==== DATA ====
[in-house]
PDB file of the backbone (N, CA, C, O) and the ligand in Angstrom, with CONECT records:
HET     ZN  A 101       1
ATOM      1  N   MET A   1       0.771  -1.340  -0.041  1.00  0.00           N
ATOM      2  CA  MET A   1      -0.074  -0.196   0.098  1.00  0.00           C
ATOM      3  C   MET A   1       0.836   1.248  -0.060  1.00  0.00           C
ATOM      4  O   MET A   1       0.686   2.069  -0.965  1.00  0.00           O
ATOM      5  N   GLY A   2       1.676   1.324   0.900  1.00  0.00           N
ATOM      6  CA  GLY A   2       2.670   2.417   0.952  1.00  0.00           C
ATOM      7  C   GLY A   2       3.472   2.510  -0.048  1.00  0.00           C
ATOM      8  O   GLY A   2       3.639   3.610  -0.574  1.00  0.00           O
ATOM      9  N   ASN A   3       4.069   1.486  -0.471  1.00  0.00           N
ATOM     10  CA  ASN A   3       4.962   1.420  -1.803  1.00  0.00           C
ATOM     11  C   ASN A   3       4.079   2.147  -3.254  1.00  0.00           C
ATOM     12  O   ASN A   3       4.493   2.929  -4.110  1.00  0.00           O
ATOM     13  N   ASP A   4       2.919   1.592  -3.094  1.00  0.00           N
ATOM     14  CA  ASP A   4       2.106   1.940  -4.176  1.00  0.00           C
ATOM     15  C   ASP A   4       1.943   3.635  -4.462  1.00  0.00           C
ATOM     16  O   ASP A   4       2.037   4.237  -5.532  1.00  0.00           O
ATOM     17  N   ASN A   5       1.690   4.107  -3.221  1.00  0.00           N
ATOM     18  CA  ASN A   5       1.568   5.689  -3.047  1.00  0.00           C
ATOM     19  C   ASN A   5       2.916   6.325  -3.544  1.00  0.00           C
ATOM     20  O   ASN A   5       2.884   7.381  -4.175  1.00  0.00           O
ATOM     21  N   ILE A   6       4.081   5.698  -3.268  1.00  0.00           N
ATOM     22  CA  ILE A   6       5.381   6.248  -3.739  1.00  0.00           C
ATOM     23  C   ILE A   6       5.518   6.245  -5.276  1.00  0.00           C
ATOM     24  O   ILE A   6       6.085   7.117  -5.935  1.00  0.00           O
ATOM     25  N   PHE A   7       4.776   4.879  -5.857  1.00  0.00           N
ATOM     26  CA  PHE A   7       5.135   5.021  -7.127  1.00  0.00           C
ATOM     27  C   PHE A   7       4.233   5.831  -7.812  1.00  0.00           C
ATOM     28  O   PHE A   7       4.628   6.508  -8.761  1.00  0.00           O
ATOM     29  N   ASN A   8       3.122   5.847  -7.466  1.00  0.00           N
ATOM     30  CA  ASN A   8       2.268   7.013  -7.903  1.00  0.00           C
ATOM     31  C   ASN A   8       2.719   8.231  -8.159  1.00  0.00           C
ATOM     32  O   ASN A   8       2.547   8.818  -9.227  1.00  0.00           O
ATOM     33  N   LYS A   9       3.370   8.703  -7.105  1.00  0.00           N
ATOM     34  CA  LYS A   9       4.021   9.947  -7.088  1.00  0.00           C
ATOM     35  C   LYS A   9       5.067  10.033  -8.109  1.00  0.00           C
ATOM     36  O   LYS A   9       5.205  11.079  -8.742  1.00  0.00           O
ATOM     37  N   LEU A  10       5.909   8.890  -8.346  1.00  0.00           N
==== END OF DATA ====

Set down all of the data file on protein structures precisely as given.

[in-house]
PDB file of the backbone (N, CA, C, O) and the ligand in Angstrom, with CONECT records:
HET     ZN  A 101       1
ATOM      1  N   MET A   1       0.771  -1.340  -0.041  1.00  0.00           N
ATOM      2  CA  MET A   1      -0.074  -0.196   0.098  1.00  0.00           C
ATOM      3  C   MET A   1       0.836   1.248  -0.060  1.00  0.00           C
ATOM      4  O   MET A   1       0.686   2.069  -0.965  1.00  0.00           O
ATOM      5  N   GLY A   2       1.676   1.324   0.900  1.00  0.00           N
ATOM      6  CA  GLY A   2       2.670   2.417   0.952  1.00  0.00           C
ATOM      7  C   GLY A   2       3.472   2.510  -0.048  1.00  0.00           C
ATOM      8  O   GLY A   2       3.639   3.610  -0.574  1.00  0.00           O
ATOM      9  N   ASN A   3       4.069   1.486  -0.471  1.00  0.00           N
ATOM     10  CA  ASN A   3       4.962   1.420  -1.803  1.00  0.00           C
ATOM     11  C   ASN A   3       4.079   2.147  -3.254  1.00  0.00           C
ATOM     12  O   ASN A   3       4.493   2.929  -4.110  1.00  0.00           O
ATOM     13  N   ASP A   4       2.919   1.592  -3.094  1.00  0.00           N
ATOM     14  CA  ASP A   4       2.106   1.940  -4.176  1.00  0.00           C
ATOM     15  C   ASP A   4       1.943   3.635  -4.462  1.00  0.00           C
ATOM     16  O   ASP A   4       2.037   4.237  -5.532  1.00  0.00           O
ATOM     17  N   ASN A   5       1.690   4.107  -3.221  1.00  0.00           N
ATOM     18  CA  ASN A   5       1.568   5.689  -3.047  1.00  0.00           C
ATOM     19  C   ASN A   5       2.916   6.325  -3.544  1.00  0.00           C
ATOM     20  O   ASN A   5       2.884   7.381  -4.175  1.00  0.00           O
ATOM     21  N   ILE A   6       4.081   5.698  -3.268  1.00  0.00           N
ATOM     22  CA  ILE A   6       5.381   6.248  -3.739  1.00  0.00           C
ATOM     23  C   ILE A   6       5.518   6.245  -5.276  1.00  0.00           C
ATOM     24  O   ILE A   6       6.085   7.117  -5.935  1.00  0.00           O
ATOM     25  N   PHE A   7       4.776   4.879  -5.857  1.00  0.00           N
ATOM     26  CA  PHE A   7       5.135   5.021  -7.127  1.00  0.00           C
ATOM     27  C   PHE A   7       4.233   5.831  -7.812  1.00  0.00           C
ATOM     28  O   PHE A   7       4.628   6.508  -8.761  1.00  0.00           O
ATOM     29  N   ASN A   8       3.122   5.847  -7.466  1.00  0.00           N
ATOM     30  CA  ASN A   8       2.268   7.013  -7.903  1.00  0.00           C
ATOM     31  C   ASN A   8       2.719   8.231  -8.159  1.00  0.00           C
ATOM     32  O   ASN A   8       2.547   8.818  -9.227  1.00  0.00           O
ATOM     33  N   LYS A   9       3.370   8.703  -7.105  1.00  0.00           N
ATOM     34  CA  LYS A   9       4.021   9.947  -7.088  1.00  0.00           C
ATOM     35  C   LYS A   9       5.067  10.033  -8.109  1.00  0.00           C
ATOM     36  O   LYS A   9       5.205  11.079  -8.742  1.00  0.00           O
ATOM     37  N   LEU A  10       5.909   8.890  -8.346  1.00  0.00           N